Guest blog post submitted by Northeast Cohort GreenCorps Member Cameron AxbergDriving around much of the Midwest, you are guaranteed to see miles upon miles of farmland in all directions. When asked to imagine a typical farm, this is what many people first think of, but in recent years, a new method of farming has been implemented into more urbanized areas. Vertical farming is exactly what it sounds like–vertical into the ceiling.
While there is some historical evidence to show that vertical farming was on the verge of becoming practice, it wasn’t until the last decade when new technologies allowed vertical farming to become a more practical possibility. The question still remains as to what benefits vertical farming provides. Compared to conventional farming, vertical farmings uses less water, provides a year-round growing cycle, reduces transportation cost, and lessens the impact on the environment.
Typical farming techniques are extremely resource intensive, specifically on water and soil use. With vertical farms, water use can be reduced by 70-95% because water is recycled. Excess water from the vertical growing systems is able to be collected and pumped back into the system to be used again. Soil use is also improved due to vertical farming being a closed system where herbicides, pesticides, and fertilizers won’t be used in a typical growing cycle. From both of these reasons, there is a greatly reduced environmental impact on the acres and acres of farmland.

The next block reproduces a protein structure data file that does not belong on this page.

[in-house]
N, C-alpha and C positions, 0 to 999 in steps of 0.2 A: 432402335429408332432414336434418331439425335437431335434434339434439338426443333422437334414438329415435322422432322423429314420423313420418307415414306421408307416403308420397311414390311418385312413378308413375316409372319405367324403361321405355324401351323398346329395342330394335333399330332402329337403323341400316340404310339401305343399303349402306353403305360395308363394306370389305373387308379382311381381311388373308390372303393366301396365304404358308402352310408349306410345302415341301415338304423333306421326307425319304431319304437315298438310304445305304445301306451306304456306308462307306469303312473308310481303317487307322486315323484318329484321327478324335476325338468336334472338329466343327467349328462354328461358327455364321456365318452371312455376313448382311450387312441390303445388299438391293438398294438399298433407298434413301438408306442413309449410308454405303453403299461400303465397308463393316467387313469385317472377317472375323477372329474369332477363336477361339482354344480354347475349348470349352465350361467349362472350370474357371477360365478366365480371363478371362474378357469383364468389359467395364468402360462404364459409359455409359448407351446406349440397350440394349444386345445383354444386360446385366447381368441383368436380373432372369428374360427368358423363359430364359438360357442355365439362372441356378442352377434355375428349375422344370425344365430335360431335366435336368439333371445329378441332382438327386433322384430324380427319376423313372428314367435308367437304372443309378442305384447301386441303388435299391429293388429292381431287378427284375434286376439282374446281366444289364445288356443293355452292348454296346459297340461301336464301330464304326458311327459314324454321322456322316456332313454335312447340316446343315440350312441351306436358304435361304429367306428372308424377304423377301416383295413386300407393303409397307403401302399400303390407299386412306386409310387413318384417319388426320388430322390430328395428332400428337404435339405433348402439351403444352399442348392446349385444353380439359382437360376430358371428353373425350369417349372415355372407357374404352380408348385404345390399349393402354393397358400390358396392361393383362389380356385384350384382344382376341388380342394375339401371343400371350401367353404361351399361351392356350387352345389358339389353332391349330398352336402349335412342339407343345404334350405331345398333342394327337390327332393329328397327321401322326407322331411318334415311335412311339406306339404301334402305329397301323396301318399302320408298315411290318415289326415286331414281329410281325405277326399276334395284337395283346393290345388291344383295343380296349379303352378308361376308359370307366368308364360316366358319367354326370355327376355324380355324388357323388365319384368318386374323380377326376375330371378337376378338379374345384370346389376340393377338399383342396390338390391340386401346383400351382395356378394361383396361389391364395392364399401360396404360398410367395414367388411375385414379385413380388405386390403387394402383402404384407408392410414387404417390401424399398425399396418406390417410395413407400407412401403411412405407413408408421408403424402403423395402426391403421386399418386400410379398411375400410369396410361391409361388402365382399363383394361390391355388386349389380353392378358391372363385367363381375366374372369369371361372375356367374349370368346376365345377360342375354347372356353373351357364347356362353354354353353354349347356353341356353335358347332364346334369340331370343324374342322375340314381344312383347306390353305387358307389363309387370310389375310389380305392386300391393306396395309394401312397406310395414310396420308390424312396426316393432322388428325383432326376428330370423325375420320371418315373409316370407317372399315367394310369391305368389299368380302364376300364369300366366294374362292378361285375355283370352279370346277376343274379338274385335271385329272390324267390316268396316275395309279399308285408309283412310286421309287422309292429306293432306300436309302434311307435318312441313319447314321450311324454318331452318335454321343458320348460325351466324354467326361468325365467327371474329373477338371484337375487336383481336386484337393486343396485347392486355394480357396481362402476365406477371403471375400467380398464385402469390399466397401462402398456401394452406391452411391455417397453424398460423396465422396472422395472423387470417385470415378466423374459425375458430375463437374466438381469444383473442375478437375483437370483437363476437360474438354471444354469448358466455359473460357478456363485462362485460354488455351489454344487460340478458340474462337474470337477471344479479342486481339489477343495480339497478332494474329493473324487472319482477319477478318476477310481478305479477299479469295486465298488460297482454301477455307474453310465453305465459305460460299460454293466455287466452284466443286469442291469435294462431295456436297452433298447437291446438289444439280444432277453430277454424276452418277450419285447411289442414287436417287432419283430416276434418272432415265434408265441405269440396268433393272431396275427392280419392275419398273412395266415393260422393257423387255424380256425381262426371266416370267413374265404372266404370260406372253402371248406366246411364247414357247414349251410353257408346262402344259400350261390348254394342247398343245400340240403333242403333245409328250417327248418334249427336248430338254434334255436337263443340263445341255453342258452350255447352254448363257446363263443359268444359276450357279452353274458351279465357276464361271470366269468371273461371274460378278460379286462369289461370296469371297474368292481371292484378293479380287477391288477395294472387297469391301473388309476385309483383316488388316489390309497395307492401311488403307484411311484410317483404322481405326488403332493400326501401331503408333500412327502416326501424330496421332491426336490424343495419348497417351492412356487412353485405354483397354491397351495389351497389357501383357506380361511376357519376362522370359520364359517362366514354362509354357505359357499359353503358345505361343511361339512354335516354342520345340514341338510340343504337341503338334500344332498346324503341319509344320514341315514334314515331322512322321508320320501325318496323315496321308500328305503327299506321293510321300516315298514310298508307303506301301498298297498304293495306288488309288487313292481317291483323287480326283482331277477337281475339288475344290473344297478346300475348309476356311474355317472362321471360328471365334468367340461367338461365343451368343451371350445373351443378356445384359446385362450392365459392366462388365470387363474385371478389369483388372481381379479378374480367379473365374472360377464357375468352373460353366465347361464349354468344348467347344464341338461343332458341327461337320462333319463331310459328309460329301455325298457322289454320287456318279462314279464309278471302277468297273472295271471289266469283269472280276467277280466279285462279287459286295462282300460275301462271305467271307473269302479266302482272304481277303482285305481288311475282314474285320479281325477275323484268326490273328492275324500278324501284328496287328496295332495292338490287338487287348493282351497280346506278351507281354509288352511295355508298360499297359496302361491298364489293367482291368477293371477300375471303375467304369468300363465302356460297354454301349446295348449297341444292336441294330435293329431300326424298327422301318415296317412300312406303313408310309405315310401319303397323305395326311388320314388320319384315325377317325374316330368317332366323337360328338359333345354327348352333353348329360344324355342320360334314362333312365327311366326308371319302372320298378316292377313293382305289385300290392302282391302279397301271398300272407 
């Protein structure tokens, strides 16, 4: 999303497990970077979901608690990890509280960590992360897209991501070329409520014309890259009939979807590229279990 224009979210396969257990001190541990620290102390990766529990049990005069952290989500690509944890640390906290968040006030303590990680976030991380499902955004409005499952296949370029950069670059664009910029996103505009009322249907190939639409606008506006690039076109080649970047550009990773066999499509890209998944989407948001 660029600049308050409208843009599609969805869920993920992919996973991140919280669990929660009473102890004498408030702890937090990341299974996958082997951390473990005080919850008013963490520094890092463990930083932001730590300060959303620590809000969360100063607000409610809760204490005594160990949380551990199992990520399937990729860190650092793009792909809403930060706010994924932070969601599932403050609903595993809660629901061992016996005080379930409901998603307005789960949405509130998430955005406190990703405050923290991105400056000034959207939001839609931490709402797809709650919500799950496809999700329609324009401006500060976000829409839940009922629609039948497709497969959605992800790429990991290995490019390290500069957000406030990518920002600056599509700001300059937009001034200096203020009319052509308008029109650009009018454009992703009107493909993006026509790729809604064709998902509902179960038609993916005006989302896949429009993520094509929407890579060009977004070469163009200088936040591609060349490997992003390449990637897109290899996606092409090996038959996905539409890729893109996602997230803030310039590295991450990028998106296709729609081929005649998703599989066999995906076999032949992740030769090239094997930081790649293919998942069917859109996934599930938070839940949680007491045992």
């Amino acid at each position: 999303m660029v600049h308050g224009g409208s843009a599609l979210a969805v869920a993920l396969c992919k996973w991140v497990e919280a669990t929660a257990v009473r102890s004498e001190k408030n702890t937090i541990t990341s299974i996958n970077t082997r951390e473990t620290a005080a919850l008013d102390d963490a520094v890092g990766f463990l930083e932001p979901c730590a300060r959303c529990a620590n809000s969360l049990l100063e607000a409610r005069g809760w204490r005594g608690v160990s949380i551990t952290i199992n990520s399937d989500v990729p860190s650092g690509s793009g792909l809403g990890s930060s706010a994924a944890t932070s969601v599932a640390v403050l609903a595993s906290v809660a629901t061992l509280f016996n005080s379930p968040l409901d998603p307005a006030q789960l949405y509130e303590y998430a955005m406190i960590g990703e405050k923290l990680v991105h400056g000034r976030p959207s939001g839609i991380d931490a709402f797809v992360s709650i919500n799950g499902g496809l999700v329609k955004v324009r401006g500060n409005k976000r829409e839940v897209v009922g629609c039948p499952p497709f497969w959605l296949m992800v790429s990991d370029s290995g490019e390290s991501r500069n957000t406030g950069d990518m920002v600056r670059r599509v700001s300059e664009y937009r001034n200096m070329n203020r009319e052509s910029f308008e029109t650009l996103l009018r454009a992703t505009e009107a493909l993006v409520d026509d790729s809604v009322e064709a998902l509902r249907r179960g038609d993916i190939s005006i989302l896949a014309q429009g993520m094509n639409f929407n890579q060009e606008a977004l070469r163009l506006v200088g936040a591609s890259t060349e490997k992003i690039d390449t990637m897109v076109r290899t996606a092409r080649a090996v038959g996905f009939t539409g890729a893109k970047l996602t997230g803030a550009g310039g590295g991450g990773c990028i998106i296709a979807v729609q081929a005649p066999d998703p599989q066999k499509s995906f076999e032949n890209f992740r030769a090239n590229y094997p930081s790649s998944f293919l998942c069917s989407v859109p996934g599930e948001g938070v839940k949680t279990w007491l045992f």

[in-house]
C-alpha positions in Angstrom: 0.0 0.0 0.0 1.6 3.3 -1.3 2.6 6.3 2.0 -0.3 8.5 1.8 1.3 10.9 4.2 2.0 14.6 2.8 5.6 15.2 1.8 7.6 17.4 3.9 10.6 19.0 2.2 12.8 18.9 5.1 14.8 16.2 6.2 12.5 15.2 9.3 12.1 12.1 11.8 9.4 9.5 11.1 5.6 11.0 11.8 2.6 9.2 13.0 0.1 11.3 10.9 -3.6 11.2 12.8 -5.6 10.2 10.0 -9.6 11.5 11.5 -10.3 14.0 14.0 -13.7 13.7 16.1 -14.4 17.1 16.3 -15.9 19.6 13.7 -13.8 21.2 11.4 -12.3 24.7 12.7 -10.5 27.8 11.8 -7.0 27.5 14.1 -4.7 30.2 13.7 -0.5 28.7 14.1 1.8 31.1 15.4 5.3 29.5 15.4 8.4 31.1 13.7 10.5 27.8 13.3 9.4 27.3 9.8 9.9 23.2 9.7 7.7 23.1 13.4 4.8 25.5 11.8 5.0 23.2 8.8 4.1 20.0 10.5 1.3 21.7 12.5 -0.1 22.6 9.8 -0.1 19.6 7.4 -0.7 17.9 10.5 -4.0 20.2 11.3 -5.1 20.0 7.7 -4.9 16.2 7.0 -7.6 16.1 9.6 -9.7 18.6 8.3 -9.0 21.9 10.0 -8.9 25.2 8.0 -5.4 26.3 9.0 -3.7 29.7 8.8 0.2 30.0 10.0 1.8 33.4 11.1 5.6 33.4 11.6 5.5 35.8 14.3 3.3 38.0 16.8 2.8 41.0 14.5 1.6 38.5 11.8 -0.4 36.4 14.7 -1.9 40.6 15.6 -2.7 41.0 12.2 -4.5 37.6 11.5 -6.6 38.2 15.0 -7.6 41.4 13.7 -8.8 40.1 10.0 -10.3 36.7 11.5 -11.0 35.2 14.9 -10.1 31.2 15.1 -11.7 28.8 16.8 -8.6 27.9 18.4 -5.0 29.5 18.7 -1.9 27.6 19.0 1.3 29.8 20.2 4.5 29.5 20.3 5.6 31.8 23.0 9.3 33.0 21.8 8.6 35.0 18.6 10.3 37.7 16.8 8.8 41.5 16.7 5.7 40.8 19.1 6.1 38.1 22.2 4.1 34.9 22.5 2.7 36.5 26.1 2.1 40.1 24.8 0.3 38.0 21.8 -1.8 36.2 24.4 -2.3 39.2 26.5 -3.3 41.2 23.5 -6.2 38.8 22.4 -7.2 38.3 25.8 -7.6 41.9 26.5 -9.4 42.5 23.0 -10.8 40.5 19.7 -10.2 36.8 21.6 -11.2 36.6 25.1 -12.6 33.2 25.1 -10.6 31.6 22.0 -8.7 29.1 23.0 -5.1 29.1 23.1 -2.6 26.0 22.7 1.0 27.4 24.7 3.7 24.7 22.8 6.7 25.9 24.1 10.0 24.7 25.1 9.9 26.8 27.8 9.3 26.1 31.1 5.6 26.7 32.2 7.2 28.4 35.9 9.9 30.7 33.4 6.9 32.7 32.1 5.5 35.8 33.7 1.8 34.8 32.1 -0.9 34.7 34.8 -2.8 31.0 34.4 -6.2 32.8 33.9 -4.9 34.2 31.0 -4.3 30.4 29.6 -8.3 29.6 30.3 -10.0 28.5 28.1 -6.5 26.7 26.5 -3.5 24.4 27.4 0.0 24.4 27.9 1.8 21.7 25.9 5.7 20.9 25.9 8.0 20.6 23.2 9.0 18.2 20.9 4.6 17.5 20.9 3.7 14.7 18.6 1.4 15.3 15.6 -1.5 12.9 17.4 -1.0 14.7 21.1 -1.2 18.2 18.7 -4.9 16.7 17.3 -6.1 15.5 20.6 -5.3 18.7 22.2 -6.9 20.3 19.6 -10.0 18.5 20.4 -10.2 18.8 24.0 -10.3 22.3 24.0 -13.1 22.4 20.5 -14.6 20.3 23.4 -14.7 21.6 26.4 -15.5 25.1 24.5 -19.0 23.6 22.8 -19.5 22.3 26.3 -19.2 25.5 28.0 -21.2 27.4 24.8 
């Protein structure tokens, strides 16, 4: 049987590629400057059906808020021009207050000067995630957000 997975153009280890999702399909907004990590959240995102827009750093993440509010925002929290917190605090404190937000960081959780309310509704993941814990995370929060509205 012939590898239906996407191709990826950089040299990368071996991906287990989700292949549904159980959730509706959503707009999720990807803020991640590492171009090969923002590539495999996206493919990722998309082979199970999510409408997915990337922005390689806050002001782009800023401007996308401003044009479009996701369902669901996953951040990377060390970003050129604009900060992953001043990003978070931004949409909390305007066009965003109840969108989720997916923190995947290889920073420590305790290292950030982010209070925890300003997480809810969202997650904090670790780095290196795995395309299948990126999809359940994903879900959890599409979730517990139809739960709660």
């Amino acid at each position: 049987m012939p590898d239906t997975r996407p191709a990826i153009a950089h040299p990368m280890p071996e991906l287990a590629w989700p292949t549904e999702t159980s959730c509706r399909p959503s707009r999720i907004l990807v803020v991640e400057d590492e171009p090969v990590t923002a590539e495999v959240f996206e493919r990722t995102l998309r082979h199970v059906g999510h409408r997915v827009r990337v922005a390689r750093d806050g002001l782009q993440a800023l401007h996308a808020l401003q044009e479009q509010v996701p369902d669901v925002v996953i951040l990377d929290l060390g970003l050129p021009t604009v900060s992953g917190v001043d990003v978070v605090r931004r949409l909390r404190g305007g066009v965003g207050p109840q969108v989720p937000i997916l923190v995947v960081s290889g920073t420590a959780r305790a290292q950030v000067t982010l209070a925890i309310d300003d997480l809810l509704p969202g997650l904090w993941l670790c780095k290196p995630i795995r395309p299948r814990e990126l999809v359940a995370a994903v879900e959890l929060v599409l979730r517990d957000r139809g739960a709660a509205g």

In the dead of winter, all of our fresh vegetables have to be shipped in from warmer climates, adding a greater cost to the consumer. With a year-round growing cycle, vegetables will always be a fresh local option. Vertical farming also uses artificial lighting, meaning vegetables don’t have to rely on the everyday energy requirements from the sun. It also means that in cloudy conditions, these plants will continue to thrive. Due to closed indoor environments of vertical farms, crops will have faster growing cycles and will not be susceptible to extreme weather leading to crop failure, which ultimately ends in a reduced cost to the everyday consumer and a more stable source of daily greens.
The leading criticism of vertical farming remains to be the energy required to power the LED sources for the farms, but with renewable sources of energy becoming cheaper and more efficient, there is a greater possibility that your vegetables are coming from a local vertical farm.